Well, it’s actually three types of words, but they can make learning English an absolute nightmare.
What are they? Homophones, homographs and homonyms. Words that sound the same or are spelled the same – or both!
Even understanding the difference between the three types of words can cause a concentration furrow in your brow. But let’s give it a go!
The Latin root ‘-phone’ means ‘sound’. So, homophones are words that have the same sound, different spelling.
- there/their/they’re – hey’re in their car over there.
- to/too/two – Give these two books to Andy too.
- your/you’re – You’re going to drop your book.
The root ‘-graph’ means ‘write’. What does that make homographs? Words with the same spelling, different sound.
- minute – A minute is a minute (tiny) amount of time.
- row – They had a row over how you row a boat.
- wound – He wound a bandage around my wound.
‘Name’ comes from the root ‘-onym’. Saying that words have the same ‘name’ simply means they have the same spelling and same sound.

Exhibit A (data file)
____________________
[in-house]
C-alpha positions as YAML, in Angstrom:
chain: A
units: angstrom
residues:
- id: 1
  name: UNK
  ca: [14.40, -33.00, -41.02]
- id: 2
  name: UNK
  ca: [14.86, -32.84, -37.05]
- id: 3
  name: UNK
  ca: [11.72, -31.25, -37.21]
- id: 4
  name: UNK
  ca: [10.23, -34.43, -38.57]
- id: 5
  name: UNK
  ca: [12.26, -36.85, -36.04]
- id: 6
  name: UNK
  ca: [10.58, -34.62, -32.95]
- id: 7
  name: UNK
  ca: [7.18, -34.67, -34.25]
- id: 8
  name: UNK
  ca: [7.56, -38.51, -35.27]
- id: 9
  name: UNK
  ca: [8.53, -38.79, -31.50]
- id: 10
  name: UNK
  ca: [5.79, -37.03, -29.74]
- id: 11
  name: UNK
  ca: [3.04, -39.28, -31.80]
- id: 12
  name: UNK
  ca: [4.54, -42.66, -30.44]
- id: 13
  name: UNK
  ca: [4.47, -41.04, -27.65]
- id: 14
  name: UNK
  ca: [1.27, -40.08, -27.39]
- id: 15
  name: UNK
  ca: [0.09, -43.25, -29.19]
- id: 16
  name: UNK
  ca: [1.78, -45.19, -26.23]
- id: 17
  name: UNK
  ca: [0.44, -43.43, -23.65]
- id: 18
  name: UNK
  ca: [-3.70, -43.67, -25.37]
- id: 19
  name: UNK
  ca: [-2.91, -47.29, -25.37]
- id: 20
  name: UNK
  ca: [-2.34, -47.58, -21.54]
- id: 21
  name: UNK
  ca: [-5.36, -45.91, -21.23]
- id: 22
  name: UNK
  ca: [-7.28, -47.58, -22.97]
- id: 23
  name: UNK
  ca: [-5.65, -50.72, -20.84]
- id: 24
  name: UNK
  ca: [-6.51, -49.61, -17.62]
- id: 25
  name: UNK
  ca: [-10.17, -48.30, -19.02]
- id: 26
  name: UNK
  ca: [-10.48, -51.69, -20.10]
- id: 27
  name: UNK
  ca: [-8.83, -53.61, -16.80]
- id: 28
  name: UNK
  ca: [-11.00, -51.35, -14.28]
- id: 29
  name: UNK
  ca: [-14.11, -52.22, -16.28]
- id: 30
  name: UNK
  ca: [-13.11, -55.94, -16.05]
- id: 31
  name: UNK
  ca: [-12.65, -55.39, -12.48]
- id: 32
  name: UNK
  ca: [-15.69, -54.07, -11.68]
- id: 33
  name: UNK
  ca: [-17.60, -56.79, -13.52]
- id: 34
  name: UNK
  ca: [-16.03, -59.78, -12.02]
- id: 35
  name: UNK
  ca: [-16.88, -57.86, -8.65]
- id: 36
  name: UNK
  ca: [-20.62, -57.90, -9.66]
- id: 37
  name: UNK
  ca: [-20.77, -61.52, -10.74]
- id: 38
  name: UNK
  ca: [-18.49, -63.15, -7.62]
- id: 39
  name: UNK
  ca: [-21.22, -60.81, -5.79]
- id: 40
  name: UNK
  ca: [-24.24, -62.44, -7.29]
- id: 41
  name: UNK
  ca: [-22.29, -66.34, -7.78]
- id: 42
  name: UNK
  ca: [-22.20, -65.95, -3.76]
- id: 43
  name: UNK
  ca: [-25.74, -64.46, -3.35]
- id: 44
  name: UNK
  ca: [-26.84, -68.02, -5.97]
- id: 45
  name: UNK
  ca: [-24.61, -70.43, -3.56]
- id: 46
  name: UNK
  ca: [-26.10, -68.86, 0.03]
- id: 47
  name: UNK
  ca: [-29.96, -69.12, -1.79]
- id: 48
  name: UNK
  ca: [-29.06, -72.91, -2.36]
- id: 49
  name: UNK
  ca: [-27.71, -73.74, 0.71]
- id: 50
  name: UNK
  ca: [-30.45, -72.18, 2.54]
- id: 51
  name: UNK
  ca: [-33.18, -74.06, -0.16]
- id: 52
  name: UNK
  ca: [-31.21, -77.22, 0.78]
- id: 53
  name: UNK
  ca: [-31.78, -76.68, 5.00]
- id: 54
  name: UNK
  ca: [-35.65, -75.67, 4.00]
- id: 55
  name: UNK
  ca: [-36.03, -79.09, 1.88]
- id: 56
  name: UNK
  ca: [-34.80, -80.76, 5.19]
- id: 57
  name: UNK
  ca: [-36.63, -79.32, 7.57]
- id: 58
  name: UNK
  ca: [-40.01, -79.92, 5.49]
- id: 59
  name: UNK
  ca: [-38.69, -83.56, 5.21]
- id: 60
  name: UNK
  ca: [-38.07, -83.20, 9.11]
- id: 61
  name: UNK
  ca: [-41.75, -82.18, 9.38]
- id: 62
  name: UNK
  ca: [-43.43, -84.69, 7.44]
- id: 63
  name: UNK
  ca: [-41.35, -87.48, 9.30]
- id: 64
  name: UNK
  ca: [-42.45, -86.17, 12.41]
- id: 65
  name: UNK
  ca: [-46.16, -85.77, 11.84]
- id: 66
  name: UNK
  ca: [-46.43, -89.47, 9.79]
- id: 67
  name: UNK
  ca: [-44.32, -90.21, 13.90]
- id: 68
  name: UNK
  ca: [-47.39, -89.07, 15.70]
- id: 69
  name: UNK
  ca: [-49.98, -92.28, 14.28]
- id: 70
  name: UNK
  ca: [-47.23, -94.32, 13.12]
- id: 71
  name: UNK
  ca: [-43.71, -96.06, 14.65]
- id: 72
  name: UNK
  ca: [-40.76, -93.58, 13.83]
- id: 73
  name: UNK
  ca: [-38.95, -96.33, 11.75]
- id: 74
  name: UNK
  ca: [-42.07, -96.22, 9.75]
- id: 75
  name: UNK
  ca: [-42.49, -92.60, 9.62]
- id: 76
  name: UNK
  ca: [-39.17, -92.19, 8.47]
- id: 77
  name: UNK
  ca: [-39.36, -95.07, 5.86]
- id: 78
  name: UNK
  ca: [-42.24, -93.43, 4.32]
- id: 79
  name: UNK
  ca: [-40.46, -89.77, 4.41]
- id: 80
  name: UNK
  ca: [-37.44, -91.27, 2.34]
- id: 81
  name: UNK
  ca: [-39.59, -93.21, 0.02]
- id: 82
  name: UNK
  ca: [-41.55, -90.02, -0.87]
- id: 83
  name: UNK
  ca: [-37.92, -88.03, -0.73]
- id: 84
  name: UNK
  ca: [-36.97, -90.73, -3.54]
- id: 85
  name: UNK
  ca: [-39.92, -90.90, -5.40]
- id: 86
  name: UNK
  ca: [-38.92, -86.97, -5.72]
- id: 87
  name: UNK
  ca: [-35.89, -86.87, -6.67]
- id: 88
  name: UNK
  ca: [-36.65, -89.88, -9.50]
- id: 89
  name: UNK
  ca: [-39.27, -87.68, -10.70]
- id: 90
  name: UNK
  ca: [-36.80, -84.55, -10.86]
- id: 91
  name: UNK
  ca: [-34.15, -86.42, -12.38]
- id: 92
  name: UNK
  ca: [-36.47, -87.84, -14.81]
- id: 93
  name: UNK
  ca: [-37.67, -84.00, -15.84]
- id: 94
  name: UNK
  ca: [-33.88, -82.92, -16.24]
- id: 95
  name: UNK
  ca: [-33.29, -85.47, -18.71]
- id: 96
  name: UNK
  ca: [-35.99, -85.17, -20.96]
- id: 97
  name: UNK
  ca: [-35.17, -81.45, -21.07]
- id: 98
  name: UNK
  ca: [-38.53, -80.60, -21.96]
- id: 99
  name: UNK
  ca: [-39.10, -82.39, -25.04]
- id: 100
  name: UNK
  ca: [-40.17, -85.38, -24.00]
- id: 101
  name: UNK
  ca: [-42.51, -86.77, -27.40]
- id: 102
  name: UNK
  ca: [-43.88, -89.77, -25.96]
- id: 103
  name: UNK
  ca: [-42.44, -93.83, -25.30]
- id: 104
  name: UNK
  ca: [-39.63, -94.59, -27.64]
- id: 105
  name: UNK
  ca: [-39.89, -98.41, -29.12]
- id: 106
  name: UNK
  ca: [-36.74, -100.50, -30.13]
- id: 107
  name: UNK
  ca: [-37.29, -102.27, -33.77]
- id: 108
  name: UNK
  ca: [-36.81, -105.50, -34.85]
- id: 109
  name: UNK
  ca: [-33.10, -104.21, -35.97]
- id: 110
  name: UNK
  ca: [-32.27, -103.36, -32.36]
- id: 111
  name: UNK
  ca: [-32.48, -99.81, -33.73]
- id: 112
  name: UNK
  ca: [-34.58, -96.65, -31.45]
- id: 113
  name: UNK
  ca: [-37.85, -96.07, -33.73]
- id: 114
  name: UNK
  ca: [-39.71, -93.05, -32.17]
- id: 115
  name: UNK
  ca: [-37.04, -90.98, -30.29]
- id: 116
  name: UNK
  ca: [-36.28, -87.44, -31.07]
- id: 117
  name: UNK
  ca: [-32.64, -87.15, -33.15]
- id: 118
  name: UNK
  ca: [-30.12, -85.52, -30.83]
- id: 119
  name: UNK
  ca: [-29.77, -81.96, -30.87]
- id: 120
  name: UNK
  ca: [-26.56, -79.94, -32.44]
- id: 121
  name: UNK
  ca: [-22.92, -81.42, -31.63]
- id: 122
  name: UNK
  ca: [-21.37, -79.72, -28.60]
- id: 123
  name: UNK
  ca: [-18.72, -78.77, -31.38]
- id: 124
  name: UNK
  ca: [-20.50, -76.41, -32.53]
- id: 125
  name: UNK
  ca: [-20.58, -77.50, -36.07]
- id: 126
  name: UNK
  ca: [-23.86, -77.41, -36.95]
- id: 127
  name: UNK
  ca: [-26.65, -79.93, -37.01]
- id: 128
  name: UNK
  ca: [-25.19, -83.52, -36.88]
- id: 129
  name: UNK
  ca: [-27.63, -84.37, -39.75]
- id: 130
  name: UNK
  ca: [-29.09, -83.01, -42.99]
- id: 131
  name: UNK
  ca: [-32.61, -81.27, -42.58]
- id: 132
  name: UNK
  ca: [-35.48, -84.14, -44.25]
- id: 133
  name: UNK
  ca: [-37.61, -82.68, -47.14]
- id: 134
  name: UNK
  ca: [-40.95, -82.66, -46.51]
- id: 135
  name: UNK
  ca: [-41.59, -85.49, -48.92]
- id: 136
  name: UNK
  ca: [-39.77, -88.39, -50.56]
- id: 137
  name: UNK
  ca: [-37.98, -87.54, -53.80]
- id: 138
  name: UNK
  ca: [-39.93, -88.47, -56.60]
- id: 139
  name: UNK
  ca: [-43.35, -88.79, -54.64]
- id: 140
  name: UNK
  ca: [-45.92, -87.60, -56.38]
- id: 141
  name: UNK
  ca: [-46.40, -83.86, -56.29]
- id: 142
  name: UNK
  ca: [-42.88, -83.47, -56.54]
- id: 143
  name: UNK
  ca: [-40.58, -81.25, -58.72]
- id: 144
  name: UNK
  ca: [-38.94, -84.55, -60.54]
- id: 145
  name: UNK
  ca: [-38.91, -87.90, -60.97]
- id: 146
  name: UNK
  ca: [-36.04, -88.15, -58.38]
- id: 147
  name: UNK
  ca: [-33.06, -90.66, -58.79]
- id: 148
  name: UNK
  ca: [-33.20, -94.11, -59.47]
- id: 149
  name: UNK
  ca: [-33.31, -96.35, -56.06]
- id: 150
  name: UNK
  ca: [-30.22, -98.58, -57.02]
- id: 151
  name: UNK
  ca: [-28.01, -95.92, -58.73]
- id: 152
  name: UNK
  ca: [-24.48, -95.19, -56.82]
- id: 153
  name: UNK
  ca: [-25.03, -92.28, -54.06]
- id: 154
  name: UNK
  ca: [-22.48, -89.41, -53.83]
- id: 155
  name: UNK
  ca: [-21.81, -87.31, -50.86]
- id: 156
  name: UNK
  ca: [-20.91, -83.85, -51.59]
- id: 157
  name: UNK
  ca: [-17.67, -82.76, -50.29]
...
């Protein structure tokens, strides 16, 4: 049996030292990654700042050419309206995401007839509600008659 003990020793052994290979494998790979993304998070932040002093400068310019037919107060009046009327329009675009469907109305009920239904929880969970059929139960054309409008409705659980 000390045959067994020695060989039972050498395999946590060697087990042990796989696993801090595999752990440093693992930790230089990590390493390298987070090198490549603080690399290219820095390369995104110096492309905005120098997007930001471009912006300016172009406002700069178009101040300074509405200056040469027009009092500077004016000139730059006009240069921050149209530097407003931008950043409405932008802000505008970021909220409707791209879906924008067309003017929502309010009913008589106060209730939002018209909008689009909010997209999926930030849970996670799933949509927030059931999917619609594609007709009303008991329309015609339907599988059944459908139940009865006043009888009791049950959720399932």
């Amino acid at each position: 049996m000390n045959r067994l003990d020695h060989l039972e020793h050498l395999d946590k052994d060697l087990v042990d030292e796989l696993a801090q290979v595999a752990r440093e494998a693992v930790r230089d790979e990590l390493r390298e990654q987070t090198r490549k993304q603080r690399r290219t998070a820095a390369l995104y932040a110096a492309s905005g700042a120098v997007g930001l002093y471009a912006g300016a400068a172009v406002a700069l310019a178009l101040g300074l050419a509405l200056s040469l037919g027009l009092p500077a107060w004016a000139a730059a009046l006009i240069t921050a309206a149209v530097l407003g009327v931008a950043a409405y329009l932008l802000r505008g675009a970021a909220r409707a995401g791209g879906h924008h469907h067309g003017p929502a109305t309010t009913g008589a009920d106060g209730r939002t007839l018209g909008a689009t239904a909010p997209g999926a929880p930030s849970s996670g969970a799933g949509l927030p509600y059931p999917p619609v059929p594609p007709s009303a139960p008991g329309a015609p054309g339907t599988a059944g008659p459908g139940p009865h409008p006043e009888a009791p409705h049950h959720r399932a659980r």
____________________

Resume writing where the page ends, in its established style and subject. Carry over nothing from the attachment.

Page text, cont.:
- bat – Don’t hit the bat (animal) with the bat!
- pen – The farmer dropped his pen in the pig pen (enclosure).
- suit – That suit really suits you!
- left – I left the car park by turning left at the exit.
This is quite a contradictory topic and there are various opinions on the matter. So, you will also read that a homophone or a homograph is actually a homonym, because there’s a lot of overlap. Here, we’ve broken it down in a way that we think is easiest for you to understand.
In the end, it doesn’t matter what the three titles are; it’s all about you getting your head around the fact that, in English, there are many words that sound the same and/or are spelled the same. This will all make your language learning more … fun!